Jury Selection by Zoom Proves To Be Controversial in NJ Criminal Courts
After being closed since March due to the pandemic, New Jersey criminal courts resumed recently when two courts, in Atlantic and Bergen counties, launched two criminal trials.
They used the cases as small-scale trial runs for the start of hybrid jury trials. The term “hybrid” refers to an altered approach, including using technology, to conduct both jury selection and trials themselves, in order to safeguard the health of jurors and court participants in a pandemic.
The judiciary had unveiled a plan in July that it said would allow for safe trials while maintaining the integrity of the system and defendants’ rights.
Atlantic County Jurors to Decide if Pleasantville Woman Committed Forgery
In Atlantic County, 14 jurors were selected according to the plan, to judge a forged check case. They were chosen after one round of juror questions via Zoom and the second round of questions in person within the courthouse. The jurists were to decide whether or not a Pleasantville woman forged or knowingly cashed a fraudulent check for more than $5,000 in Atlantic City on Feb. 15, 2019.
Bergen County Defense Attorneys Obtain a Stay Due to Jury Selection Over the Internet
On the same day as the Atlantic County trial, however, the trial in Bergen County was stayed by an appellate court because of the defense attorney’s objections to a similar jury selection process as was used in Atlantic County—in other words, one that was done partially over the Internet and partially in person. The defense questioned whether the new jury selection process produced a jury pool that represented a cross-section of the community.
In the Bergen County case, a man is accused of scattering gasoline around his estranged wife’s car and house and trying to set them on fire in 2019.
In court filings, his defense attorney argued that the pool of potential jurors in his client’s case consisted mostly of persons under fifty years of age and that people of color were noticeably few in number—-especially compared to the county’s pre-COVID-19 jury pools. The defense attorney said that the jury, as it stood, was 65% white and the majority female.
Exclusion of Certain Demogreaphics and Disproportionate Number of Economically Priveledge Jurors
He also argued that the requirement for jurors to be able to answer questions over the Internet excluded certain demographics. He also claimed that Bergen County’s hybrid jury selection method had selected a disproportionate number of economically-privileged, youthful jurors because they did not have child-care or work conflicts and were technologically fluent.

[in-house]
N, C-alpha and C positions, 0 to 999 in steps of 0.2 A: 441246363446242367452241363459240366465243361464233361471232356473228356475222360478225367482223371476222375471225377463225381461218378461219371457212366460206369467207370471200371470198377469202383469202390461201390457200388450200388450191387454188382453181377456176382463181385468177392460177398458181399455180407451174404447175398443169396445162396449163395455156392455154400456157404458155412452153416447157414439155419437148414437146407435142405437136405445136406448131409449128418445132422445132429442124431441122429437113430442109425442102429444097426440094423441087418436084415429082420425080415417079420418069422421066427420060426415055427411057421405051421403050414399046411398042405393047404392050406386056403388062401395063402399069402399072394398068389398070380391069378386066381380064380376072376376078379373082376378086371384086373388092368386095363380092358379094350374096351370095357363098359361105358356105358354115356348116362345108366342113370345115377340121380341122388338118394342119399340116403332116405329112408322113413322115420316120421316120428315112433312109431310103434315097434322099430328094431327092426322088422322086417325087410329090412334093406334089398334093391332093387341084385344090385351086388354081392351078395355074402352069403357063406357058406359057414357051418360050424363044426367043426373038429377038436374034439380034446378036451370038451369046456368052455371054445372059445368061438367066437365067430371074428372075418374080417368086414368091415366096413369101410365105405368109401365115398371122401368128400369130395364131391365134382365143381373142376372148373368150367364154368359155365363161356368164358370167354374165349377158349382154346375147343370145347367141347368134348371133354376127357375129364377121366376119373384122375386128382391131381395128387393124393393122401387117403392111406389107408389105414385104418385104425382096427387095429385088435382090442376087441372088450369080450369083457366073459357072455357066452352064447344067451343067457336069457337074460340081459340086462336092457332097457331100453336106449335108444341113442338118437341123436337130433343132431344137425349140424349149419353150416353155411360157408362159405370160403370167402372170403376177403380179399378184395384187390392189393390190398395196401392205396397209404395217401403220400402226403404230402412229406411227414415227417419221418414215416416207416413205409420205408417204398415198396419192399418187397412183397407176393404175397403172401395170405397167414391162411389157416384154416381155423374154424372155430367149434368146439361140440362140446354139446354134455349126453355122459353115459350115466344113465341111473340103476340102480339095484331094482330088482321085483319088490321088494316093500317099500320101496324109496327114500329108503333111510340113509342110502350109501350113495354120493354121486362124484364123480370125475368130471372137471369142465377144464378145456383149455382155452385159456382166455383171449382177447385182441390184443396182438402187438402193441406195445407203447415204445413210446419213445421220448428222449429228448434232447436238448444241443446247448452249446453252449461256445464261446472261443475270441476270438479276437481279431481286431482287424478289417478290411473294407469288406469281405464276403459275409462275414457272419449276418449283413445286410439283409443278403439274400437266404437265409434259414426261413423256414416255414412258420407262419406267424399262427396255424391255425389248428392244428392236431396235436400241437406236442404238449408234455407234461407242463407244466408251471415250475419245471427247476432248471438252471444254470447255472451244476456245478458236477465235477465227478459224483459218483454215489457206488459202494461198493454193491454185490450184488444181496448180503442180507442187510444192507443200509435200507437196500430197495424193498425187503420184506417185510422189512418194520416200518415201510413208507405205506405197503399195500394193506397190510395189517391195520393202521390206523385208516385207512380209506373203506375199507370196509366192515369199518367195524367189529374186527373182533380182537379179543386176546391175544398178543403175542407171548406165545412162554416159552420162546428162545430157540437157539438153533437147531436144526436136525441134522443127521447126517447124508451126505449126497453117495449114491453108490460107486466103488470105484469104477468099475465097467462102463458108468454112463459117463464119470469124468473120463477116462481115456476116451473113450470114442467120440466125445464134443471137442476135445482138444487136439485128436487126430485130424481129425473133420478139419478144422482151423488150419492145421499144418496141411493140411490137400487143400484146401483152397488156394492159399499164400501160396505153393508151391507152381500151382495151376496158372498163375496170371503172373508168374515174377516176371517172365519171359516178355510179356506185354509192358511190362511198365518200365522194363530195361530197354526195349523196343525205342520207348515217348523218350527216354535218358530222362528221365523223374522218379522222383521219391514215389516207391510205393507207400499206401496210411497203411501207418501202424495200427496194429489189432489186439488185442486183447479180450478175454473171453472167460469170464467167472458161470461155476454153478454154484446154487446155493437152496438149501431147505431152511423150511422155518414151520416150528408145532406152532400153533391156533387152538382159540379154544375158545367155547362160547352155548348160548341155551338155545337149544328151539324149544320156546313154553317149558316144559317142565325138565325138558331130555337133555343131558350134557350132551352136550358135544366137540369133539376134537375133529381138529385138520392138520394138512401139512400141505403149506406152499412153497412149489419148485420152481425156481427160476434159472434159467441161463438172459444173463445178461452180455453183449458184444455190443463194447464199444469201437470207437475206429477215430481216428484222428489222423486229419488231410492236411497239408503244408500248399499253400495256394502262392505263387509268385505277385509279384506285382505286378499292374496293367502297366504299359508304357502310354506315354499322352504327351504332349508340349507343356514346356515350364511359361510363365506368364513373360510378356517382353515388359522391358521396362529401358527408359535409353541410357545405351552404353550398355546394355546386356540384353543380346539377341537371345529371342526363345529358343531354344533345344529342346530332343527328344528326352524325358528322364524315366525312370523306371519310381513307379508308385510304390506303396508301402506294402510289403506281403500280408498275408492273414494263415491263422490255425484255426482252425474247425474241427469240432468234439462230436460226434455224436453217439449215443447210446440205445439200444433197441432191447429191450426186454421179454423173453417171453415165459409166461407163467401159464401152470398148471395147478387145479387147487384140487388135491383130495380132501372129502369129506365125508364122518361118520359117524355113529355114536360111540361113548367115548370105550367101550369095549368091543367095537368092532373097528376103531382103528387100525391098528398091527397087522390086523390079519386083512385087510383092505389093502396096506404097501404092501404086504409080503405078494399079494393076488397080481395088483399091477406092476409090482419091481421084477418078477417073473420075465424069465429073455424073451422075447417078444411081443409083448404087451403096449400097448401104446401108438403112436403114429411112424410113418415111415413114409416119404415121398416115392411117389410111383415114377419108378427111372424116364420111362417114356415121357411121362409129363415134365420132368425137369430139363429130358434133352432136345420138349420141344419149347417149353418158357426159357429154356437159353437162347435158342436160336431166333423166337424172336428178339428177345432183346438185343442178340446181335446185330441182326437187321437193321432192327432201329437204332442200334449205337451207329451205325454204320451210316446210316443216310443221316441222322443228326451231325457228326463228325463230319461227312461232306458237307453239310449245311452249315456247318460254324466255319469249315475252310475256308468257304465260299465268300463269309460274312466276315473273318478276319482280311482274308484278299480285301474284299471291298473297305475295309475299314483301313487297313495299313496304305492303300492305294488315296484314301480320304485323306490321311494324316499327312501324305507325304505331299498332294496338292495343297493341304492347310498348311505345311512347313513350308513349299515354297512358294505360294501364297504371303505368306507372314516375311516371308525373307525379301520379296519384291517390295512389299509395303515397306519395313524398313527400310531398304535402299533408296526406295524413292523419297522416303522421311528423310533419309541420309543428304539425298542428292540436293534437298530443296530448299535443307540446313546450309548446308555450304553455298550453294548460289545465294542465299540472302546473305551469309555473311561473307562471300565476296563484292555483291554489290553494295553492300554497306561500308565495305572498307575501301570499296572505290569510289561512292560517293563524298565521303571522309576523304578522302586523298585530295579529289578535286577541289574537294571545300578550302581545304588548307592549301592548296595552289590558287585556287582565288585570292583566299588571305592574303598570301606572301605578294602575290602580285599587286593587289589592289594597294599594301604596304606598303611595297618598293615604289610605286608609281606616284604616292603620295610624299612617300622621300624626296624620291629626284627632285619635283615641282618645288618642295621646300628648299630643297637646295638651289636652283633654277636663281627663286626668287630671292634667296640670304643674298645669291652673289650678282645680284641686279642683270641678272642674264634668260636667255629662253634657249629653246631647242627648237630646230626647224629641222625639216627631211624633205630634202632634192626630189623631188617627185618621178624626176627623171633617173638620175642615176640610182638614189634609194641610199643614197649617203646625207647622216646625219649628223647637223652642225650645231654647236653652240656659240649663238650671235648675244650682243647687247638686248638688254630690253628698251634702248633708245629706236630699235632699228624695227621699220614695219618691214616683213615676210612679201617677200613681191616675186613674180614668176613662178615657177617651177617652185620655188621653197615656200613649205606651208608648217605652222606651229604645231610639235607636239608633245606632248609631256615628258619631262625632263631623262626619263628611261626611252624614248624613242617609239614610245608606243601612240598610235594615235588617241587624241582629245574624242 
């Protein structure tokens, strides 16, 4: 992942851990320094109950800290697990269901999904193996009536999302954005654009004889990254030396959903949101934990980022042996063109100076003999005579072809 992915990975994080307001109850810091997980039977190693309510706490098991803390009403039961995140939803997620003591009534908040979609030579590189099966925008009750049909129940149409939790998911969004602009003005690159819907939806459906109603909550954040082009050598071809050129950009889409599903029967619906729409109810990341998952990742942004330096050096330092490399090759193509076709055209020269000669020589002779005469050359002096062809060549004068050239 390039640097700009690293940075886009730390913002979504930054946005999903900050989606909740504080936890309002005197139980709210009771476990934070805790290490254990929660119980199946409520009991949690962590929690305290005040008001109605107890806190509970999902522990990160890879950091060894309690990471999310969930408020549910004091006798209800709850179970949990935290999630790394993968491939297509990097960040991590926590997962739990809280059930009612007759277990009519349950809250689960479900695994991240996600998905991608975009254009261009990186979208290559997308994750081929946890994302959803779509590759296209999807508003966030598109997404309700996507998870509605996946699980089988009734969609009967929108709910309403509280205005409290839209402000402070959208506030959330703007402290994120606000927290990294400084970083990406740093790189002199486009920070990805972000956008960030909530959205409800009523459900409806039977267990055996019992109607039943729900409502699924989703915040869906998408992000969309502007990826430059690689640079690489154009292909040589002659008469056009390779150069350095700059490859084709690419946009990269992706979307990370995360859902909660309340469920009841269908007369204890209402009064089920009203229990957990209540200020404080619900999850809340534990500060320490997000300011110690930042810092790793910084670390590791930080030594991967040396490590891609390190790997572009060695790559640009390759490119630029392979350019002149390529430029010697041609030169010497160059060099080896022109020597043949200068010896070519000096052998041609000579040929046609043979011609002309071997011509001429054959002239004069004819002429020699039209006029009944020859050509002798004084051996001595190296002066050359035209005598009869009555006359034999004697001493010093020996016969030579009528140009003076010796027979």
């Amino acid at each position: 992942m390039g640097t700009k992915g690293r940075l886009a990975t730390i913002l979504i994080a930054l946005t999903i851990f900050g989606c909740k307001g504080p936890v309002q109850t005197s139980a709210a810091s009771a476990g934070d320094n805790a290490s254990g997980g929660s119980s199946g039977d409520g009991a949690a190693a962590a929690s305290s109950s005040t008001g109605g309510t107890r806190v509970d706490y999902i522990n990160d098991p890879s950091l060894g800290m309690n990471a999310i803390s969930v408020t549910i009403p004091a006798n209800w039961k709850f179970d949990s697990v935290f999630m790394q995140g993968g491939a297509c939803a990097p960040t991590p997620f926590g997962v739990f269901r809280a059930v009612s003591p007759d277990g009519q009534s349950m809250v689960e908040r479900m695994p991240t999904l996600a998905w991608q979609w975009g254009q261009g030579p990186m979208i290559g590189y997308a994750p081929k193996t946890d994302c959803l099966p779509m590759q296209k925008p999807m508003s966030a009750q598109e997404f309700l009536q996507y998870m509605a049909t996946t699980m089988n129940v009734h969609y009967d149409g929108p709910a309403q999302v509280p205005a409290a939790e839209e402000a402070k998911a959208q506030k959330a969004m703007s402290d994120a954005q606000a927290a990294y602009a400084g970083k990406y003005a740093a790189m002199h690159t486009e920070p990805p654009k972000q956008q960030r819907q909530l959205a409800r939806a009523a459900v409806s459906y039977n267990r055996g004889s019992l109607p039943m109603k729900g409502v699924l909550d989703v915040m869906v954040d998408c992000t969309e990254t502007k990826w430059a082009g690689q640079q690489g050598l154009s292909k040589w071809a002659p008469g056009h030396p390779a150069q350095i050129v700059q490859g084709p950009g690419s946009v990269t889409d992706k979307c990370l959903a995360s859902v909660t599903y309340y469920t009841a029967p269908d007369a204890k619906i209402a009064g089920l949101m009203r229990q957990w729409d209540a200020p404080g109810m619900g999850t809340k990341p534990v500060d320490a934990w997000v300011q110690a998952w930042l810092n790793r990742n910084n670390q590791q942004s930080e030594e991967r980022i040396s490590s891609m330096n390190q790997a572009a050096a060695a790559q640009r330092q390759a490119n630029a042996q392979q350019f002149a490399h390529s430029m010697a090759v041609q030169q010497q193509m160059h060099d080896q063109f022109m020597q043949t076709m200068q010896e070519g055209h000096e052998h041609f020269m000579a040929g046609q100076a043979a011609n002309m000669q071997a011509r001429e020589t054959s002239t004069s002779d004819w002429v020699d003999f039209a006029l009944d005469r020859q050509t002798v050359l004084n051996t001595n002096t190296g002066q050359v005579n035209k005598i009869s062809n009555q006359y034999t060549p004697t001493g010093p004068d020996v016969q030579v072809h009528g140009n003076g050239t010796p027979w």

The judiciary had said in their July announcement that its hybrid jury-selection process will ensure that those without computers or Internet access would not be excluded from jury pools because the court would make technology available to them.
Association of Criminal Defense Lawyers Argue that Expediancy is Being Placed Over Consitutional Rights
The court’s plan for hybrid jury trials, like its piloting of virtual grand jury proceedings, has come under fire from legal groups in the state, including the state’s Association of Criminal Defense Lawyers. Matthew Adams, chair of ACDL-NJ’s pandemic task force, said the court’s hybrid jury selection model “placed expediency over constitutional rights.”
In Bergen County, the jury selection process is now being reviewed by the Appellate Division. It has invited both the ACDL-NJ and the Office of the Public Defender to weigh in.
Atlantic County Case Moved Forward With Precuation Taken by the Court to Keep Everyone Safe
Back in Atlantic County, the trial for the check forgery case did get started. The jurors wore masks and were spread out in the gallery instead of sitting in the jury box. The courtroom was outfitted with plastic barriers.
Two days before the start of that trial, the judge had questioned potential jurors, a process called voir dire, via Zoom. Of those, 44 potential jurors were brought to the courthouse in Mays Landing the following day, and 14 jurors were empaneled after in-person questioning, according to the judiciary.
At the trial, jurors wore clear plastic masks provided by the court and sat apart in the gallery where families and spectators usually sit. Anyone wishing to observe the trial had to watch via a video feed online or in a viewing room at the courthouse, according to a court spokeswoman.
In court, everyone remained masked for the most part, except for the judge, the attorneys while they gave their opening statements from behind barriers, and the witness when she was seated on the stand.
The case unfolded normally after the jurors were sworn in from the gallery, with the prosecutor and the defense attorney giving opening statements.
Witnesses were reminded to speak up because the jurors were farther away than usual, and the stand was wiped down between testimony.
Despite concerns that social distancing would complicate communication between defendants and their attorneys, during the trial, the pair sat side-by-side with masks and spoke to one another, as is typical.
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